Video game developers too rarely look beyond genre pillars like Star Wars or The Lord of the Rings for inspiration. So when the creators of a new point and click adventure claim to have been influenced by the short stories of Haruki Murakami, it piqued my attention. The end result only disappoints when it adheres too closely to the conventions of the adventure genre.
Murakami is a Japanese literary author best known for his novels Norwegian Wood, The Wind-up Bird Chronicle and 1Q84. He typically portrays a contemporary real world where the mundane is punctured by the surreal. Page upon page is devoted to describing banal activities such as preparing food while outside a second, moss-covered moon hangs in the sky. His writing can feel plain, almost naive, yet at the same time can feel exhausting in its painstaking attention to detail. In one book, a man sits at the bottom of a dry well for chapter after chapter. It can be hard going.
Memoranda isn’t a retelling of any particular Murakami tale. Rather, it’s a pastiche of his style; it borrows elements (characters, situations, cultural references) from a selection of his short stories and reworks them to explore the same themes of loss and the fragile reliability of memory that often punctuate the author’s work.
It tells the story of a 20-something woman who suffers from insomnia, thanks to the unnerving presence of a gap-toothed old sailor at her bedside each night. She keeps old photos and scrawled-upon post-it notes pinned to her apartment wall in an effort to hang on to her memories of the past.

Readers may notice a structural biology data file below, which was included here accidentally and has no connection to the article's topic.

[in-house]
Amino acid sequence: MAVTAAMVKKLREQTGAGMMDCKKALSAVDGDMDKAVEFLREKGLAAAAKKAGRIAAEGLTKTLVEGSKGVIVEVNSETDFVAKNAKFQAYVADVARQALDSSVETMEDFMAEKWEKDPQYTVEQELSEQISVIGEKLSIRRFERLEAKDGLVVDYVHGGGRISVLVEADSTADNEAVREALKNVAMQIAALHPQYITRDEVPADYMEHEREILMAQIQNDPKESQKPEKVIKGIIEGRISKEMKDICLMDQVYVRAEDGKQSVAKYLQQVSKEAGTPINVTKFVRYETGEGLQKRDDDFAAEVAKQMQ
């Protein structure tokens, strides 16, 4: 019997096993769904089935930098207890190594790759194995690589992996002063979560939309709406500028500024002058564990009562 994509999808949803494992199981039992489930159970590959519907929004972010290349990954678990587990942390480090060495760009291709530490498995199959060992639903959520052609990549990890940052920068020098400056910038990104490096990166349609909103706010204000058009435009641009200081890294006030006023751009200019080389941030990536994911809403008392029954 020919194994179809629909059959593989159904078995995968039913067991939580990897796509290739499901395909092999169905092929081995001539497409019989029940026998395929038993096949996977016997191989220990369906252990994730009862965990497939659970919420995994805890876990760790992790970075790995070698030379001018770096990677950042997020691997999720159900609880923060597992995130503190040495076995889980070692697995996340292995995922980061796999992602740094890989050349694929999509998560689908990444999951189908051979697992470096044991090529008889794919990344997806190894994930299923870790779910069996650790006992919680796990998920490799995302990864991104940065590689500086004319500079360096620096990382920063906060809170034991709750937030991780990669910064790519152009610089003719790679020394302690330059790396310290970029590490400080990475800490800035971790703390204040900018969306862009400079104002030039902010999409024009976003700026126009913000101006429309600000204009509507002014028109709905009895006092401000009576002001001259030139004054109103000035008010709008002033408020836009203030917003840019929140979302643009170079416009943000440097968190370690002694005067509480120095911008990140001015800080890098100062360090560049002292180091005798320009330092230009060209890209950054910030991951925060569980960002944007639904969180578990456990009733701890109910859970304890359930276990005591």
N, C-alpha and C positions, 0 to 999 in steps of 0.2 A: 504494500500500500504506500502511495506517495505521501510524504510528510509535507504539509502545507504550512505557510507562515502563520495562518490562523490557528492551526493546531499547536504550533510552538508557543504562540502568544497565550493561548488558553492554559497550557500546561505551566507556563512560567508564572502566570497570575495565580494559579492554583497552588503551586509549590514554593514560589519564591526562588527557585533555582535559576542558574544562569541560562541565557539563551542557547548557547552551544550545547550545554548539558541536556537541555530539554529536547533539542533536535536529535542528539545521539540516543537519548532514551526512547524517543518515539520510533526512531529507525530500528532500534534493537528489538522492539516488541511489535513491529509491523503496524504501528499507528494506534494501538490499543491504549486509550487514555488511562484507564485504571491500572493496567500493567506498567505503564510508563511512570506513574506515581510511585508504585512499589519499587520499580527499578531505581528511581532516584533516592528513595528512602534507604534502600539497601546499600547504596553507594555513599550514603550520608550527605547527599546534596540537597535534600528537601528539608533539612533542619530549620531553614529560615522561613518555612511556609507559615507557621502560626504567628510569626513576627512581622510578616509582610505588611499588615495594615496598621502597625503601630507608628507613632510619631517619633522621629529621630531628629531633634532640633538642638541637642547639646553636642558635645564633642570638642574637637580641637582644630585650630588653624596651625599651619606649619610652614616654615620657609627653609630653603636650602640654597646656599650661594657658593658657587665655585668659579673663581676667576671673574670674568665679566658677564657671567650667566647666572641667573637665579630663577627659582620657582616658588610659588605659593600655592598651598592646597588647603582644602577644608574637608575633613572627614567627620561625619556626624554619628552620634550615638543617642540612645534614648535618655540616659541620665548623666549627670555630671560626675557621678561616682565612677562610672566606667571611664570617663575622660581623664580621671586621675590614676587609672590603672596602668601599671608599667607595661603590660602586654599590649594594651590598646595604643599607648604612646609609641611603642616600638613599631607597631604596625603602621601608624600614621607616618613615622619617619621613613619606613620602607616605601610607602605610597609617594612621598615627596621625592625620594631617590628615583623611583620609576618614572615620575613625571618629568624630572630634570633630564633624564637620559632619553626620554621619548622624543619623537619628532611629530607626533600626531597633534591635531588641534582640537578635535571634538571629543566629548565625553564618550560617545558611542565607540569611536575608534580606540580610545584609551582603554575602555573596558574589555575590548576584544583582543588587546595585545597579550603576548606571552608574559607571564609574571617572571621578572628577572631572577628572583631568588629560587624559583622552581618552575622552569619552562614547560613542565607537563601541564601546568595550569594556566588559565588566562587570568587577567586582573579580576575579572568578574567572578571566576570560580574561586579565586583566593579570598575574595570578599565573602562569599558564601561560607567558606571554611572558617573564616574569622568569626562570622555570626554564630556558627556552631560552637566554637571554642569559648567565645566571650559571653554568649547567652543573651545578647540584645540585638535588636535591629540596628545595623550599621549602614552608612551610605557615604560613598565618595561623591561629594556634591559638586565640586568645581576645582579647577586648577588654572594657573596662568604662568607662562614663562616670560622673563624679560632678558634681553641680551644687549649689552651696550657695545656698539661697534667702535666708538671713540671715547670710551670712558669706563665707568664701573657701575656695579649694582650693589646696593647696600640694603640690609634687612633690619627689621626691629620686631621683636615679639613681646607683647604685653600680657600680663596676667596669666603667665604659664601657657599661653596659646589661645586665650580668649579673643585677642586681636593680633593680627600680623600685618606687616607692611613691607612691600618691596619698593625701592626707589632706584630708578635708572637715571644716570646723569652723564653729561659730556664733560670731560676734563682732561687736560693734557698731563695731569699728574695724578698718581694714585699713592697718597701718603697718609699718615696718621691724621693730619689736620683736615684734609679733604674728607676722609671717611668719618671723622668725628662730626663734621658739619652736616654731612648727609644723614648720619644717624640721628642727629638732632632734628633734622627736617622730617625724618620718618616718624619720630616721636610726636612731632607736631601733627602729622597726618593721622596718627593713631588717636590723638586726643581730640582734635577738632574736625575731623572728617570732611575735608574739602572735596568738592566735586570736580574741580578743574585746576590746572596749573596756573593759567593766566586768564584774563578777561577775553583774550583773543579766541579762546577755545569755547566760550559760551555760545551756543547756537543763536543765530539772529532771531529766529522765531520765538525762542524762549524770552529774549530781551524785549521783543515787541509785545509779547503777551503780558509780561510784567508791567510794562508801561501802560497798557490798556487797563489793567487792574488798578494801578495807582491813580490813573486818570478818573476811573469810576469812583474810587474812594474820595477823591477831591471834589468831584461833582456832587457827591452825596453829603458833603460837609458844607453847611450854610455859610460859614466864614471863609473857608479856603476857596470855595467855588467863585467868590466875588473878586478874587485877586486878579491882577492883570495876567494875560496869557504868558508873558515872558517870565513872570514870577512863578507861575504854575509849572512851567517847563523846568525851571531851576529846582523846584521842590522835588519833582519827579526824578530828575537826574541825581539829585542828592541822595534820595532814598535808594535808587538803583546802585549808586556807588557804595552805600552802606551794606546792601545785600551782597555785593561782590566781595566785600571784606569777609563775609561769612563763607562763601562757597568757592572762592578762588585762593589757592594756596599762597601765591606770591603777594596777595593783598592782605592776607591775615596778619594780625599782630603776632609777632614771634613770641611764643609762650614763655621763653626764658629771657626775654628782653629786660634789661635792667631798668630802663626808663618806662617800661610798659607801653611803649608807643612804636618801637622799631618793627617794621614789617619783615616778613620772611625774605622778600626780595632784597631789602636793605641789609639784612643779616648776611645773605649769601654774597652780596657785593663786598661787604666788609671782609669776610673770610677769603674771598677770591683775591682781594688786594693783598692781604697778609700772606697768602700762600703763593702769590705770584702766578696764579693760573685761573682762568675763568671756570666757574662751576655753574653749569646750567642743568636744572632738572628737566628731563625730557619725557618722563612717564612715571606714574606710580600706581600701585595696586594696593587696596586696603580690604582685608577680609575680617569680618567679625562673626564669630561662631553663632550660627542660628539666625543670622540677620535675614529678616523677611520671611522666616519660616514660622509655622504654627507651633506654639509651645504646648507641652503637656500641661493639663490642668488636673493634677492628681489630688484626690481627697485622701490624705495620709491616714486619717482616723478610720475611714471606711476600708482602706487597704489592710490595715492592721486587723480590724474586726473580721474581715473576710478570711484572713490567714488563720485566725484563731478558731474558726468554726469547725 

The only problem is: she’s forgetting her own name.
The game plays out in as traditional point-and-click adventure fashion as possible. Each of the slightly more than a dozen locations around the sleepy seaside town in which the woman lives is depicted as a single, static screen. You click to look at certain objects, to talk to various people, and to use or combine items you’ve collected along the way. New locations are unlocked as events unfold while certain actions can trigger changes to previously visited areas. The former tend to be well-telegraphed and highlighted on the town map but the latter often require backtracking just to double-check if anything’s changed.
The puzzles are all over the place, frankly. They tend to take more from Murakami’s sense of the absurd than the everyday. Where this fails is when there’s no rhyme nor reason for a particular solution working, or when the surrounding dialogue or character observations fail to do their job in providing clues. But when they succeed there’s a poetical resonance to the solutions. I enjoyed making these leaps of logic, connecting the metaphorical dots even if they were unintuitive. Even when I solved puzzles via brute force, I was often able to appreciate the cleverness of the solution in retrospect. Sometimes, objects in inventory are closer than they appear.